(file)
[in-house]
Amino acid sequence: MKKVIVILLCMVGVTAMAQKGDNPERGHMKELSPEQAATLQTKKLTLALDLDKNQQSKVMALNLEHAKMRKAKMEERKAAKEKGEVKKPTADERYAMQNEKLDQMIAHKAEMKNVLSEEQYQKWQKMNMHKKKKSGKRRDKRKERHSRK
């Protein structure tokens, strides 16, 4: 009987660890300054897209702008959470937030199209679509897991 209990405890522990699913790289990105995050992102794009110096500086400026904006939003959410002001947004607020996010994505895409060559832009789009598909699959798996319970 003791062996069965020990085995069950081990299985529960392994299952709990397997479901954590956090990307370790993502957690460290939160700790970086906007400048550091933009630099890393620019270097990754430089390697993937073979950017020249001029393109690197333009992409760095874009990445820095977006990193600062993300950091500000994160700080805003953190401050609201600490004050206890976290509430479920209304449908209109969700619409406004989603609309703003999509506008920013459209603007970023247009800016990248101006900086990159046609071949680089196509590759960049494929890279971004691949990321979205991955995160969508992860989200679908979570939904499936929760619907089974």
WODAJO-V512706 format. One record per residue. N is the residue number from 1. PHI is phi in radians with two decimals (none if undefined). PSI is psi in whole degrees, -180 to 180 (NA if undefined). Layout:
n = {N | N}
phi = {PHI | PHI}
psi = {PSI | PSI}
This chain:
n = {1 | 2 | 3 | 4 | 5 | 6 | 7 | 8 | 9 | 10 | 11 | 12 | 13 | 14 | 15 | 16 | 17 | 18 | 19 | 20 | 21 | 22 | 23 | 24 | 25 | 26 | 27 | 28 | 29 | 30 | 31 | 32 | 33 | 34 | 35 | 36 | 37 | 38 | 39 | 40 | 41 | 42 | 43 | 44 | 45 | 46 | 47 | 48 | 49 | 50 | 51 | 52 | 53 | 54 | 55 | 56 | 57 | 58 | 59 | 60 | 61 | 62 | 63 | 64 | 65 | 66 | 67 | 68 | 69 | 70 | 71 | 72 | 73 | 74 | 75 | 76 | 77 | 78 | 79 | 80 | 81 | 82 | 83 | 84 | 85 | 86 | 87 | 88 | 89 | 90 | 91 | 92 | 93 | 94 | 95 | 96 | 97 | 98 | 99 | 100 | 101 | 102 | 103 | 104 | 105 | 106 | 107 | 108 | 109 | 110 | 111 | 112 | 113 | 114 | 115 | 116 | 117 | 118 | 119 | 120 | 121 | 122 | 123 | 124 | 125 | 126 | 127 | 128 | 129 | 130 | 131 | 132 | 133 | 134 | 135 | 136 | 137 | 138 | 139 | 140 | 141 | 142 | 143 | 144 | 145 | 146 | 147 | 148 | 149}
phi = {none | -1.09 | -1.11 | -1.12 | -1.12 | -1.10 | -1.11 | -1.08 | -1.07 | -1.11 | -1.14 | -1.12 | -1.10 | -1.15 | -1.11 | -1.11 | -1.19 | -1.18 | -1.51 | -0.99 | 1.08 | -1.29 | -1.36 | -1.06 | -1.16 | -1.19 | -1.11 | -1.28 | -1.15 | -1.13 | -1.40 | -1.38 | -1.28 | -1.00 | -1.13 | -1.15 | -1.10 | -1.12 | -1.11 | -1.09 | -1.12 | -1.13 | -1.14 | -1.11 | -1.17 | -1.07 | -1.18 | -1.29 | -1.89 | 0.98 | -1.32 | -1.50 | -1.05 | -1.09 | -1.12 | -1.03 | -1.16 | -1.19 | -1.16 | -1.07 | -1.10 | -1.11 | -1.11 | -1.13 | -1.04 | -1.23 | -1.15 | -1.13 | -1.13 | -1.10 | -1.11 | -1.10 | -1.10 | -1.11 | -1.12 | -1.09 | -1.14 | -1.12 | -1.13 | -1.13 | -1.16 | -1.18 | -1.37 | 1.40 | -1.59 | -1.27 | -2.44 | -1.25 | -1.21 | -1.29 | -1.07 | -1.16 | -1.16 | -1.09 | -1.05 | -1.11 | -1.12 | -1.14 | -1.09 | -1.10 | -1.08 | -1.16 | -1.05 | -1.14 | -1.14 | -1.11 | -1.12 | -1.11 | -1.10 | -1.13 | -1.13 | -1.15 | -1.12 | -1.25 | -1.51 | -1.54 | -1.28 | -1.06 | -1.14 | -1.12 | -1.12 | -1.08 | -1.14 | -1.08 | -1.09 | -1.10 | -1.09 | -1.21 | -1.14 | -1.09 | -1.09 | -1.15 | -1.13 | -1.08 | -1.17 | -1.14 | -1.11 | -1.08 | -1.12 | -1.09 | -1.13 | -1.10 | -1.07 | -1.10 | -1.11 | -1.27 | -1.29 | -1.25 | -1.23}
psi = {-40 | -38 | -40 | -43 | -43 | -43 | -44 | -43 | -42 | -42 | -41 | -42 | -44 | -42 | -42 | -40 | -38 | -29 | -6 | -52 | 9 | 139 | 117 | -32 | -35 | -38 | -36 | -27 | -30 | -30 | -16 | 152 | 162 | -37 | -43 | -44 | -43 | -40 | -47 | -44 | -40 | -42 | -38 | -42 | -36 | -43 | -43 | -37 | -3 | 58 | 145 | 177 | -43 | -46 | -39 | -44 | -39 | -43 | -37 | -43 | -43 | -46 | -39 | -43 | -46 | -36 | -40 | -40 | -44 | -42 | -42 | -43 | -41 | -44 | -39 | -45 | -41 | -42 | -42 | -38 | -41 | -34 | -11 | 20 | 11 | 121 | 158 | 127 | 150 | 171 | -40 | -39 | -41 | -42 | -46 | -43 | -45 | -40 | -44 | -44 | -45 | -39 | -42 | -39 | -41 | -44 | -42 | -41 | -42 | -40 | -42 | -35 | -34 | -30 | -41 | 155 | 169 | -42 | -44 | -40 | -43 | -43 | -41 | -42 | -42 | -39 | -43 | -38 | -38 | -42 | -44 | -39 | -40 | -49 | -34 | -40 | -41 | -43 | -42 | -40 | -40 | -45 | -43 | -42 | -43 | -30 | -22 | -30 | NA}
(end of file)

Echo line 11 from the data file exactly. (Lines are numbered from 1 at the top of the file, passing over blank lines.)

psi = {-40 | -38 | -40 | -43 | -43 | -43 | -44 | -43 | -42 | -42 | -41 | -42 | -44 | -42 | -42 | -40 | -38 | -29 | -6 | -52 | 9 | 139 | 117 | -32 | -35 | -38 | -36 | -27 | -30 | -30 | -16 | 152 | 162 | -37 | -43 | -44 | -43 | -40 | -47 | -44 | -40 | -42 | -38 | -42 | -36 | -43 | -43 | -37 | -3 | 58 | 145 | 177 | -43 | -46 | -39 | -44 | -39 | -43 | -37 | -43 | -43 | -46 | -39 | -43 | -46 | -36 | -40 | -40 | -44 | -42 | -42 | -43 | -41 | -44 | -39 | -45 | -41 | -42 | -42 | -38 | -41 | -34 | -11 | 20 | 11 | 121 | 158 | 127 | 150 | 171 | -40 | -39 | -41 | -42 | -46 | -43 | -45 | -40 | -44 | -44 | -45 | -39 | -42 | -39 | -41 | -44 | -42 | -41 | -42 | -40 | -42 | -35 | -34 | -30 | -41 | 155 | 169 | -42 | -44 | -40 | -43 | -43 | -41 | -42 | -42 | -39 | -43 | -38 | -38 | -42 | -44 | -39 | -40 | -49 | -34 | -40 | -41 | -43 | -42 | -40 | -40 | -45 | -43 | -42 | -43 | -30 | -22 | -30 | NA}